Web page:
Solar energy is the cleanest, most abundant, renewable energy source available. Today’s technology allows us to capture this power in several ways giving the public and commercial entities flexible ways to employ both the heat and light of the sun.
The greatest challenge solar market faces is scaling up production and distribution of solar energy technology to drive the price down to be on par with traditional fossil fuel sources.
Solar energy can be produced on a distributed basis, called distributed generation, with equipment located on rooftops or on ground-mounted fixtures close to where the energy is used. Large-scale concentrating solar power systems can also produce energy at a central power plant.
There are four ways we harness solar energy: photovoltaics (converting light to electricity), heating and cooling systems (solar thermal), concentrating solar power (utility scale), and lighting. Active solar energy systems employ devices that convert the sun’s heat or light to another form of energy we use. Passive solar refers to special siting, design or building materials that take advantage of the sun’s position and availability to provide direct heating or lighting. Passive solar also considers the need for shading devices to protect buildings from excessive heat from the sun.
Source: Solar Energy Industries Association (SEIA)
|A BASE LOAD SOLAR POWER STATION FOR WHYALLA?At Whyalla, work is being carried out on a project to combine a solar powered collection system with a very clever energy storage system. This project will deliver emission free, multi-megawatt base load or on-demand peak electricity generation in 2009.
HOW DOES IT WORK
At the heart of the plant are the unique ‘Big Dish’ solar thermal concentrators and an ammonia based solar energy storage system. The storage system heats ammonia to 750oC, using solar energy, to dissociate the ammonia into its component gases hydrogen and nitrogen, and when combined back into ammonia, the high heat levels given off can be used to super-heat steam. The ‘Big Dish’ is the world’s largest high performance parabolic dish solar thermal concentrator and can concentrate the sun’s rays 1,500 times to produce temperatures of over 1,200oC. The ‘Big Dish’ to be used in Whyalla is 500m2 and has increased concentration and performance ratios even further.
There are three basic types of solar power concentrators: trough, tower and dish. All three use mirrors to focus the heat, but there are differences in terms of the increases power per area. Trough systems deliver an increase of 15 to 90 times, tower systems from 600 to 1,000 times, while dish systems can boost to more than 2,000 times. Coal fired steam runs turbines at 500 to 600 degrees centigrade to get the required efficiencies. Trough systems generate steam at 250 to 400 degrees, tower systems at up to 1,000 degrees, and dish systems can generate up to 1,500 degrees.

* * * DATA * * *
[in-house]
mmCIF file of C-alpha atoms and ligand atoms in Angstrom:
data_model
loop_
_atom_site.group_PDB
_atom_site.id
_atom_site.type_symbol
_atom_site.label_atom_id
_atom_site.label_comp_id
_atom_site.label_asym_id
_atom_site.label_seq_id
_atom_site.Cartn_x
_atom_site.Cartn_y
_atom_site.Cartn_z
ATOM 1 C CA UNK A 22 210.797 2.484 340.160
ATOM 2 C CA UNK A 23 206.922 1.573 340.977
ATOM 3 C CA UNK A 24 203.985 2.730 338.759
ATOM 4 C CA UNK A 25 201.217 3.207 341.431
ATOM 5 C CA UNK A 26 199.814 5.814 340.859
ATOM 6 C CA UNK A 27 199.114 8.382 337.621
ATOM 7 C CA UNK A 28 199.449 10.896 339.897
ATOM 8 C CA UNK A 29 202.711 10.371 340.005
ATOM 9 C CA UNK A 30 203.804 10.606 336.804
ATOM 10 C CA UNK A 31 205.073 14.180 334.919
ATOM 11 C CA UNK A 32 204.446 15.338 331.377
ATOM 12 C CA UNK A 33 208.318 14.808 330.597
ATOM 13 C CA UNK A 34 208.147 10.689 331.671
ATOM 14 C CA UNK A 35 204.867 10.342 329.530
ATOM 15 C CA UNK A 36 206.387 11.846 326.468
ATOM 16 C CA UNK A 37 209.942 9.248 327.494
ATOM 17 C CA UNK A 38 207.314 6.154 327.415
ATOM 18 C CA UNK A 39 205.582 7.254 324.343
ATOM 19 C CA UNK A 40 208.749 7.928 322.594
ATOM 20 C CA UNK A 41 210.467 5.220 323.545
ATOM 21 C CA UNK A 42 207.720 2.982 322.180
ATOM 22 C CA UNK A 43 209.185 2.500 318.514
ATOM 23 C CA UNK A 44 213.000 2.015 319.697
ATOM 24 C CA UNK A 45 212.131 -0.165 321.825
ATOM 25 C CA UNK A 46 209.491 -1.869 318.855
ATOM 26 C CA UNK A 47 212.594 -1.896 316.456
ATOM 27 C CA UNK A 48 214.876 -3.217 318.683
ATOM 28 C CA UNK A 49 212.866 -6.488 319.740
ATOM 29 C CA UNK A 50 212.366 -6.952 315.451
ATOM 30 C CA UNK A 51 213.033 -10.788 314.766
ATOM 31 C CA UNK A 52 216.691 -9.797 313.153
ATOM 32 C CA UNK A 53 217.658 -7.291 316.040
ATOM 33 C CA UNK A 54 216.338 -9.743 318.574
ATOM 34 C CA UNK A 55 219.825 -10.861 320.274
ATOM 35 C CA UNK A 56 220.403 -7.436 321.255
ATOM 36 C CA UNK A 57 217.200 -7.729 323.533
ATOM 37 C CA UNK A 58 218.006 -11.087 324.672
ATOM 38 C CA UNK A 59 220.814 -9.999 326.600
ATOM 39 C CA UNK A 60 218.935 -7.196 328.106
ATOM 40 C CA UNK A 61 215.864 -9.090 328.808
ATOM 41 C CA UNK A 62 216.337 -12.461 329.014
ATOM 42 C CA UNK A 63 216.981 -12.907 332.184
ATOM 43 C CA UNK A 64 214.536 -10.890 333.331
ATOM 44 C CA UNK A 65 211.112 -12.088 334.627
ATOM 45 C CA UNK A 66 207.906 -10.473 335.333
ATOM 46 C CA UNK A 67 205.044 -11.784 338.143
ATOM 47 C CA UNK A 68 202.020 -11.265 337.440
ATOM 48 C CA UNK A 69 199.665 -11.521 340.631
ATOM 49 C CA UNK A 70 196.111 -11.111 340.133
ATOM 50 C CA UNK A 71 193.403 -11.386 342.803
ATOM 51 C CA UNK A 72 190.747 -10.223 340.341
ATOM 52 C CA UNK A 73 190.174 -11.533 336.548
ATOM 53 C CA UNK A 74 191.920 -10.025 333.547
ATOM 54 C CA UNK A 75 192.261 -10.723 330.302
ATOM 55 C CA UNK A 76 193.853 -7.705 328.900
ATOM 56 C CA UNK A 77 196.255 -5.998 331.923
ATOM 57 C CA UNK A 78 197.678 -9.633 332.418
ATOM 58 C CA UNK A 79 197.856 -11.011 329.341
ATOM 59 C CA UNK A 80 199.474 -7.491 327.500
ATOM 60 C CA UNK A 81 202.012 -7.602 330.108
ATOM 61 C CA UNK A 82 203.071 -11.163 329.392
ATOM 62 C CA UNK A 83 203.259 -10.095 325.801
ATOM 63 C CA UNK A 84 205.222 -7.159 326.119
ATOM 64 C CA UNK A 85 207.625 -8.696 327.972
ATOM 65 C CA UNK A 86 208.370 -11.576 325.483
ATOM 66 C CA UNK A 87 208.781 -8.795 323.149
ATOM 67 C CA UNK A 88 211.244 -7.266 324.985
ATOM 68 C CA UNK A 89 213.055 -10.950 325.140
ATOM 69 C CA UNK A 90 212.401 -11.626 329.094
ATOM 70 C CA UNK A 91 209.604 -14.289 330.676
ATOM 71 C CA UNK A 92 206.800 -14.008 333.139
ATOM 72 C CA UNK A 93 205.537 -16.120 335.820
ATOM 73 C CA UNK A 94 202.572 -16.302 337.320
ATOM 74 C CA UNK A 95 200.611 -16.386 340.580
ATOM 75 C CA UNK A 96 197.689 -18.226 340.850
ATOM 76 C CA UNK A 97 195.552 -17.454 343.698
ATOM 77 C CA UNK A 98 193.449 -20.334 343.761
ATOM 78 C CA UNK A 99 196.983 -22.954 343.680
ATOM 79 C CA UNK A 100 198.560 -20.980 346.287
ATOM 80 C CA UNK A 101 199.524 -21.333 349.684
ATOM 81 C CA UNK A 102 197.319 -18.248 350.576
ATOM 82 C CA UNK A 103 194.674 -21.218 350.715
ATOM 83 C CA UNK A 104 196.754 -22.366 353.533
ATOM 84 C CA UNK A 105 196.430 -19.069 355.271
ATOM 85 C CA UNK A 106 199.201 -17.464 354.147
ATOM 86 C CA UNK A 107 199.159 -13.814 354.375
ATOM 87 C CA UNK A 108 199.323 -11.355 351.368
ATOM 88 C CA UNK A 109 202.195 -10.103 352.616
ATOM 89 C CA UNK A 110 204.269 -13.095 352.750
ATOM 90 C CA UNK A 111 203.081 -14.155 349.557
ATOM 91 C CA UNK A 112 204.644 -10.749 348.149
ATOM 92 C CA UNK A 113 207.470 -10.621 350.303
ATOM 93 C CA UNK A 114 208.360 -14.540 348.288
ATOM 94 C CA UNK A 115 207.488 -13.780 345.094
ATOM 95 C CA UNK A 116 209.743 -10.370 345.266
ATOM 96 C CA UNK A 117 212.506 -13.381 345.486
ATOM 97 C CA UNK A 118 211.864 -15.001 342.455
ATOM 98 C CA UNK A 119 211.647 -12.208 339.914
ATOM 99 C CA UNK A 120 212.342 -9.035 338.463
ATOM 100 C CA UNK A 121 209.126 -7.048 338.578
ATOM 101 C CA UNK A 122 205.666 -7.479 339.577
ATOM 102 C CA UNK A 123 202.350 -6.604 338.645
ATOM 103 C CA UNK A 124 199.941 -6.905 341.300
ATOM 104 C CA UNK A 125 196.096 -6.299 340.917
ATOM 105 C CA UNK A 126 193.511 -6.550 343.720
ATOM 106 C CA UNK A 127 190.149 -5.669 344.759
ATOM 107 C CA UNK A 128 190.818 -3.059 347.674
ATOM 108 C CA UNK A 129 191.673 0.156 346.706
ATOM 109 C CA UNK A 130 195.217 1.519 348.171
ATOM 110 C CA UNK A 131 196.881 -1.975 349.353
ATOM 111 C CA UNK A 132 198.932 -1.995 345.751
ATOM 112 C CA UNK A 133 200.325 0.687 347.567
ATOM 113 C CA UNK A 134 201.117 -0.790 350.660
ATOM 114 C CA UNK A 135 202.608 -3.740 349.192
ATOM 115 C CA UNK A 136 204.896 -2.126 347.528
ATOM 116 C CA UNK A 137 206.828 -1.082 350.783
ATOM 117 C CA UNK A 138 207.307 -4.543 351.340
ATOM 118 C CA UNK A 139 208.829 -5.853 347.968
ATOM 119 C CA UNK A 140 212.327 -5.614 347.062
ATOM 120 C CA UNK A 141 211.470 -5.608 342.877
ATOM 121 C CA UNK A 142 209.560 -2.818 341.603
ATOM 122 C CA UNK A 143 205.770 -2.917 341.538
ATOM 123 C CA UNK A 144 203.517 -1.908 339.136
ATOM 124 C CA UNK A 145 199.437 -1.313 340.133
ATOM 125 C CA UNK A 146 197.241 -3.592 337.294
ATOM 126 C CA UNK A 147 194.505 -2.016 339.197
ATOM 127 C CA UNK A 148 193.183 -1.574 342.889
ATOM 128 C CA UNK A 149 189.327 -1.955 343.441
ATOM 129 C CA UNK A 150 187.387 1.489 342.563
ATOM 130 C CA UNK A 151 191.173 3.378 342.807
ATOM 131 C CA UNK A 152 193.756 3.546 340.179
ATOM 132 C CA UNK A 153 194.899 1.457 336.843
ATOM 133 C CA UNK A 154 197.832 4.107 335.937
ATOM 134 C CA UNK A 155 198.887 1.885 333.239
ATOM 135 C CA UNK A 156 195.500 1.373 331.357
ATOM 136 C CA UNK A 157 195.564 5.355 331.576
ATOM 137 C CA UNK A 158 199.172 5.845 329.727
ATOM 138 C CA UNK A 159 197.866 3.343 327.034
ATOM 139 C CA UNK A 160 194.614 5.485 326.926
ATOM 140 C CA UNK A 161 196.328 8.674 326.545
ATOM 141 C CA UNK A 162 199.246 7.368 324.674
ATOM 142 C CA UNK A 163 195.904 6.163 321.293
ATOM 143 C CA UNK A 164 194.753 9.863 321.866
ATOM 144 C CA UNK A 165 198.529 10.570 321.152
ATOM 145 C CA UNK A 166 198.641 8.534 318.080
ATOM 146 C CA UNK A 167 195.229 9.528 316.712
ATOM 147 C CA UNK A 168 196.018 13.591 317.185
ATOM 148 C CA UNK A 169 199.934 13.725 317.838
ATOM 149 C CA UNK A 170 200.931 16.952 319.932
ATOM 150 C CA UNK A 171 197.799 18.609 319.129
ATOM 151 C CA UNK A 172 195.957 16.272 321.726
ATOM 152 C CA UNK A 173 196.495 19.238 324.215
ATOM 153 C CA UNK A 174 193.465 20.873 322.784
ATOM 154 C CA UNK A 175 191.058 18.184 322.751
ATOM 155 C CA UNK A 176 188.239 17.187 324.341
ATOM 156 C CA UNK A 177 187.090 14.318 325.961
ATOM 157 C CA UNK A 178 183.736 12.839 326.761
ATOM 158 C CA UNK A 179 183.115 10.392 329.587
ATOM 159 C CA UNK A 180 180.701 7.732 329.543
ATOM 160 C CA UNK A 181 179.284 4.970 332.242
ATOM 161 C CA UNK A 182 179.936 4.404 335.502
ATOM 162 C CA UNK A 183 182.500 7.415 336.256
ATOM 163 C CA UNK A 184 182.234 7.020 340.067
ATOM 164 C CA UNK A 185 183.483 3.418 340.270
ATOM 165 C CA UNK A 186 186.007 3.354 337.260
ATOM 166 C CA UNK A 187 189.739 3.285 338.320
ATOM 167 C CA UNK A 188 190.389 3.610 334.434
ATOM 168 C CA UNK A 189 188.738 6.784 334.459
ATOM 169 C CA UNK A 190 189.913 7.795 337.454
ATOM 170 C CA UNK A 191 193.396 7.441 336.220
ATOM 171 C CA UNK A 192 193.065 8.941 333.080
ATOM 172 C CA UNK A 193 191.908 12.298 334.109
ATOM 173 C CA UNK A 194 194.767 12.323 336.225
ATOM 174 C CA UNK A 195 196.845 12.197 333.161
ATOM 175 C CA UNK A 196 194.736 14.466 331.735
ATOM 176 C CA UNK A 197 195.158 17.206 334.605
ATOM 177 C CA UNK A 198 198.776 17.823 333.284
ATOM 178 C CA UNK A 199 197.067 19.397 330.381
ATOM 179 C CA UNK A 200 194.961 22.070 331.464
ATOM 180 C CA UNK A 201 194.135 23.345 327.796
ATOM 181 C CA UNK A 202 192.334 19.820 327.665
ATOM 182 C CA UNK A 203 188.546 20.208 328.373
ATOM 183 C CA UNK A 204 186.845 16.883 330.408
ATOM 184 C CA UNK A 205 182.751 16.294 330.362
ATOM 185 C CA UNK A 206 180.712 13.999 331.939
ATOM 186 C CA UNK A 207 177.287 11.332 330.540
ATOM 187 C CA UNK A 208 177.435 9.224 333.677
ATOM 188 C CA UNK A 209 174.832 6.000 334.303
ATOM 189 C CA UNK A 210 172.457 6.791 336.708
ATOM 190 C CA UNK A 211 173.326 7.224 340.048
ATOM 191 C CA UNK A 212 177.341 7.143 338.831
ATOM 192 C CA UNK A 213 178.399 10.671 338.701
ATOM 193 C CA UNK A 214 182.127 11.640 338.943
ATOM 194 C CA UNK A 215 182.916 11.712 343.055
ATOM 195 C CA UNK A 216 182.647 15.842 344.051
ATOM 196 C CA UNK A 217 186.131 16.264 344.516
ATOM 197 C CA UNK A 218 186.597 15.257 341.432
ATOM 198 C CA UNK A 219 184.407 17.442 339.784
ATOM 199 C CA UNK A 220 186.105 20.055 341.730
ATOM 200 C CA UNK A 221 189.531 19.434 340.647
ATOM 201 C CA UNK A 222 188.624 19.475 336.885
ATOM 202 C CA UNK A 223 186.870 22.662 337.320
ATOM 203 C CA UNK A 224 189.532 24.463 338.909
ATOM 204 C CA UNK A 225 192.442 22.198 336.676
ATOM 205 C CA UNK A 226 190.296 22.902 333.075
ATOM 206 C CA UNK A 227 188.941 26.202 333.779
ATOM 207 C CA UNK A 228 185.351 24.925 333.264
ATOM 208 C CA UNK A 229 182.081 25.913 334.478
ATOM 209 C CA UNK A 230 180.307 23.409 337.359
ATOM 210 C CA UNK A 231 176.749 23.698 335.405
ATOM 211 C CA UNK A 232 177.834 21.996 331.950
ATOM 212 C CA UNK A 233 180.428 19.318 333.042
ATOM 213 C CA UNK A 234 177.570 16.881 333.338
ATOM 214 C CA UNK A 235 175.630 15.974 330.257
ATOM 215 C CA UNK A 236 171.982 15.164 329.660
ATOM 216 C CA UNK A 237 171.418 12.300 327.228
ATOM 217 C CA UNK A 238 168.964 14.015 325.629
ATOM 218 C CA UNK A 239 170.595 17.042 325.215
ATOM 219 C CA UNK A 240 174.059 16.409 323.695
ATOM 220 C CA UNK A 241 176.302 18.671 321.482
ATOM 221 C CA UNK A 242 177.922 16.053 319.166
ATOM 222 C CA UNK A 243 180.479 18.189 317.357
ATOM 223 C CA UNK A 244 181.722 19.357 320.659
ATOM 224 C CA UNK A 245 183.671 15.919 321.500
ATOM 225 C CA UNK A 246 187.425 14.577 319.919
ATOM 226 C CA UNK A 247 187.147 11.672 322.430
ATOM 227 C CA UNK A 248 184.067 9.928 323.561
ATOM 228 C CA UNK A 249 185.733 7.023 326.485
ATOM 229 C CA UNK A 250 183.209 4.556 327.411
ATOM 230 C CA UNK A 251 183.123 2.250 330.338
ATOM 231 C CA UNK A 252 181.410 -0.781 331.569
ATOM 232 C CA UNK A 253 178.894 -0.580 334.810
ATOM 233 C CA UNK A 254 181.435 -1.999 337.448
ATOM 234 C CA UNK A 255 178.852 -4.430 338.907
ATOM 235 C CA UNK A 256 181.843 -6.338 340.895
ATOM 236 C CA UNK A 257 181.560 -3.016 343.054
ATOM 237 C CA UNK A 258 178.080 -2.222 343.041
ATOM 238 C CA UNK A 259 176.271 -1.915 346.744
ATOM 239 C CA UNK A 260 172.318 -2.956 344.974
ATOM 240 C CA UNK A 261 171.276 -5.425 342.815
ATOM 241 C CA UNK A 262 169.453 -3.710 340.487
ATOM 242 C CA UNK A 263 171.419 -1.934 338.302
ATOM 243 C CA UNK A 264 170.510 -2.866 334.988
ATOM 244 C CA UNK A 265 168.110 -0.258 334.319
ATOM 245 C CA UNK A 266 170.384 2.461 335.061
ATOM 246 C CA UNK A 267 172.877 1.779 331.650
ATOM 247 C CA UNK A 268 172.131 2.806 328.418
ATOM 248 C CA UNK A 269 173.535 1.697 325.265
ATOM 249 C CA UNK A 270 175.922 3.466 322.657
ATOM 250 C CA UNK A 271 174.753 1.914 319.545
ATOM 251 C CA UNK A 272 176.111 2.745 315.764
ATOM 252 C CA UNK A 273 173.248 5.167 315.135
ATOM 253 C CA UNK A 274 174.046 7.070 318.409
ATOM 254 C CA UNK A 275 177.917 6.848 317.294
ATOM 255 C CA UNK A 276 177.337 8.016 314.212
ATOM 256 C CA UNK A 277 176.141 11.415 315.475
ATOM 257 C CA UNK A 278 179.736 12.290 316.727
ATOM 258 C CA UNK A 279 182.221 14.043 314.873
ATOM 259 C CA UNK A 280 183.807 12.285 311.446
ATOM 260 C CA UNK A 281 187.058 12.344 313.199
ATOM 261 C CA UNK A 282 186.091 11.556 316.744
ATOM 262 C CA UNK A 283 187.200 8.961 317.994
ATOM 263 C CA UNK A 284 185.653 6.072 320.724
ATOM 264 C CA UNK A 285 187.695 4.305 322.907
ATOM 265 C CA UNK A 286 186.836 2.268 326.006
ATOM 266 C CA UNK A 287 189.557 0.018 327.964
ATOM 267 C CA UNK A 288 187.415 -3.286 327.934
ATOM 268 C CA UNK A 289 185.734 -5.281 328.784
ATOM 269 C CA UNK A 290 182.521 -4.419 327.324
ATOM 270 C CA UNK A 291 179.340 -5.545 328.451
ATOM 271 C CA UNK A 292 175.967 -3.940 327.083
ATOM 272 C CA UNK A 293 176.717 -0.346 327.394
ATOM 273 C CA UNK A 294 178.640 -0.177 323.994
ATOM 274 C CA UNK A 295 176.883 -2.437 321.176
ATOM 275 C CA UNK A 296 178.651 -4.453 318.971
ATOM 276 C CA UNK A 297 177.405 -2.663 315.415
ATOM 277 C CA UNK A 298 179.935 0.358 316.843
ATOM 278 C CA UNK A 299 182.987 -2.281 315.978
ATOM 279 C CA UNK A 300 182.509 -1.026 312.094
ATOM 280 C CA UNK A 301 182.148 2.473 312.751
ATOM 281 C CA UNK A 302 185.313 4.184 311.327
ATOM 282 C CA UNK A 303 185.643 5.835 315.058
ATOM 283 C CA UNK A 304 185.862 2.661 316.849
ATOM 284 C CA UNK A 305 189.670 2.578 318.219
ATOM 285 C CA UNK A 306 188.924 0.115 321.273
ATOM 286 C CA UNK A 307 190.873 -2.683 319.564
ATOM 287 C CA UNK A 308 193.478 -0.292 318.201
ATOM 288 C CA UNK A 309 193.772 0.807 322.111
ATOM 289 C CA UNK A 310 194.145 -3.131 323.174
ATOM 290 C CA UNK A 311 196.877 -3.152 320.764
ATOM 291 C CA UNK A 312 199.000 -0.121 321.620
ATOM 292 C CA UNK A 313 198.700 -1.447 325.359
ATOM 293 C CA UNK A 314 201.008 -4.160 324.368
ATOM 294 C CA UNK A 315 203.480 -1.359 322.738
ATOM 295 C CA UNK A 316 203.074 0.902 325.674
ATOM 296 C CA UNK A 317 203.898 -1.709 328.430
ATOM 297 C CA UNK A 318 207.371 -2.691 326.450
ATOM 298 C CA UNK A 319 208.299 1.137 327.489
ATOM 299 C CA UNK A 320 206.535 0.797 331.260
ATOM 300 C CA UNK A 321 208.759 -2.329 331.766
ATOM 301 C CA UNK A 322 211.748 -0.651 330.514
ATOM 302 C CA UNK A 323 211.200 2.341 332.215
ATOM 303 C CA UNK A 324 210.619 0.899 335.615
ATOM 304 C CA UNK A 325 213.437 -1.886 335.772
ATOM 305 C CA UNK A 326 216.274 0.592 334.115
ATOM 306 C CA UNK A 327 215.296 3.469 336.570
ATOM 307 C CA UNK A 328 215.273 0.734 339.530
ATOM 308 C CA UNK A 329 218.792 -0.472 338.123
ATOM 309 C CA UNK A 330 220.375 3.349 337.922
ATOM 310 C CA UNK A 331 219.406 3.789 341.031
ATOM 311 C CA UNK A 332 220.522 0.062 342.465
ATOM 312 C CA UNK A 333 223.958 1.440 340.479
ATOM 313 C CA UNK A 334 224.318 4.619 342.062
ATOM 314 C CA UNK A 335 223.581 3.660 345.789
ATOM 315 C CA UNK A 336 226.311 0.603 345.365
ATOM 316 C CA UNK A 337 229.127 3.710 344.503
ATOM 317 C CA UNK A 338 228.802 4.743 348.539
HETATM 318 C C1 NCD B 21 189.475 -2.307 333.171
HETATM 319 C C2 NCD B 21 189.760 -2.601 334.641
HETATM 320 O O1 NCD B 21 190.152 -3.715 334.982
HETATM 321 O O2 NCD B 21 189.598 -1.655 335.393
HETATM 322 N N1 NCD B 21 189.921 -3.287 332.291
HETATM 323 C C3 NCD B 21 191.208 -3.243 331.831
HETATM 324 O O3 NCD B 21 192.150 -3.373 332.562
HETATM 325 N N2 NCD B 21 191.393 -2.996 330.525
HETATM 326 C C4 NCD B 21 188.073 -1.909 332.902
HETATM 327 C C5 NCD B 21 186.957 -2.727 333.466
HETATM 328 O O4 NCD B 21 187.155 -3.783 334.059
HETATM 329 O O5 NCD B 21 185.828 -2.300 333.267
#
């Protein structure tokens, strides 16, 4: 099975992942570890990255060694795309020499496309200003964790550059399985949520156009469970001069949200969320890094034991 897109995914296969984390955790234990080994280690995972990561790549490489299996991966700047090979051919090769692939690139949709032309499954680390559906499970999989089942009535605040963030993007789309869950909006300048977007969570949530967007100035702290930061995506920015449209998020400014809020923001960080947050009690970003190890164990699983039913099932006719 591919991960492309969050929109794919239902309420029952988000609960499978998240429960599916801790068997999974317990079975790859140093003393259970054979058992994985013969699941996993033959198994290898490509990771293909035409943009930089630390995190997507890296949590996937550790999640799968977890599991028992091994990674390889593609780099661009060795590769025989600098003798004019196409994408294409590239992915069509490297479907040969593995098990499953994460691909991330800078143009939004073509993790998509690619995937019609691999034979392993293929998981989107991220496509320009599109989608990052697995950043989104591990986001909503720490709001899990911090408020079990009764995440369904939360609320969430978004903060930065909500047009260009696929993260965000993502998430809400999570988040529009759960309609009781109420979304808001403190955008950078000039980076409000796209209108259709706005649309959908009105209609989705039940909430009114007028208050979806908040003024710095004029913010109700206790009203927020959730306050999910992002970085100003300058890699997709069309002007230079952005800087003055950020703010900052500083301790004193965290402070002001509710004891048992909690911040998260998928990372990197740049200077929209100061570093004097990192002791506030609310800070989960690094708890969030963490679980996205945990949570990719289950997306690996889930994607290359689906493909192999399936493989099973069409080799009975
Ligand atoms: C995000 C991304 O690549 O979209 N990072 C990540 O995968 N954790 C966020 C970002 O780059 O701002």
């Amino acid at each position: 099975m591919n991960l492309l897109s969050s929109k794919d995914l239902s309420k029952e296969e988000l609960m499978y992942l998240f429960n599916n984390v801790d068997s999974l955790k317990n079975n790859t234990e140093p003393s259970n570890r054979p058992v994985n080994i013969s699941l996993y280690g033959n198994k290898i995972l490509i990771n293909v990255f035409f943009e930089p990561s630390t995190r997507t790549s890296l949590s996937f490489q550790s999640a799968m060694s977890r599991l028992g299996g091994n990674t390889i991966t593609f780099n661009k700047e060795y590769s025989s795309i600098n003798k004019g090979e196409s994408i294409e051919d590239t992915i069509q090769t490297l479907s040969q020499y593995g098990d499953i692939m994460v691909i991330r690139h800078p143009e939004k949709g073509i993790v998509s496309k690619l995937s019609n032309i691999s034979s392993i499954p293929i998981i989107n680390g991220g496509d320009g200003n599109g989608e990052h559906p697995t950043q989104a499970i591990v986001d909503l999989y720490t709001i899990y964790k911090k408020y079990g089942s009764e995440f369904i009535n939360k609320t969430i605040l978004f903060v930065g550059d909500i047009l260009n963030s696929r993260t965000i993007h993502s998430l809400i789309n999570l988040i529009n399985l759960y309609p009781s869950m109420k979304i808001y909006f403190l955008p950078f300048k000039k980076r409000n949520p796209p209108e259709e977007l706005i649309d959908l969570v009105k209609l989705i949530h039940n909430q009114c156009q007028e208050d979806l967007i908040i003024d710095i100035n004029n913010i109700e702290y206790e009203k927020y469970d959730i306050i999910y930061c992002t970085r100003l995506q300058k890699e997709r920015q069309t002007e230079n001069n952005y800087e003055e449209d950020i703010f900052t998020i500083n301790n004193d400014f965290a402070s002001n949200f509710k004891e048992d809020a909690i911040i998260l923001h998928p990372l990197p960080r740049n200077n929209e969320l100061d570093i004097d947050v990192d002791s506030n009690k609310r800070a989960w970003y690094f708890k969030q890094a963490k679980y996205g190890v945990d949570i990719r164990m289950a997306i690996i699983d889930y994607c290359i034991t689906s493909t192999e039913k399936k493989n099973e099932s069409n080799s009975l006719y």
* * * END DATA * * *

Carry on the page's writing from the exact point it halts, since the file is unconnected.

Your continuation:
The Whyalla project will integrate an array of Big Dishes with the ammonia-based solar energy storage system to power a thermo-chemical process that stores concentrated solar energy until it is required to generate electricity – at any time day or night, in any weather conditions and on a continuous base load or on-demand peaking basis. International interest is keen not only because of the delivery of large-scale base load and on-demand electricity from solar energy, but also because the high temperature thermo-chemistry makes possible an array of other energy conversion opportunities.
Wizard Power is the Australian company leading the work on the Whyalla Project. Its mission is to deliver competitive renewable energy to the nation through integrated solutions that combine multi-megawatt solar energy collection and storage with systems for electricity generation, desalination, waste water treatment, chemical processing and thermo-chemical energy conversion.
ANU Solar Thermal Energy Research: Concentrating Solar Power Systems
IEA SolarPACES: Library / Resource Centre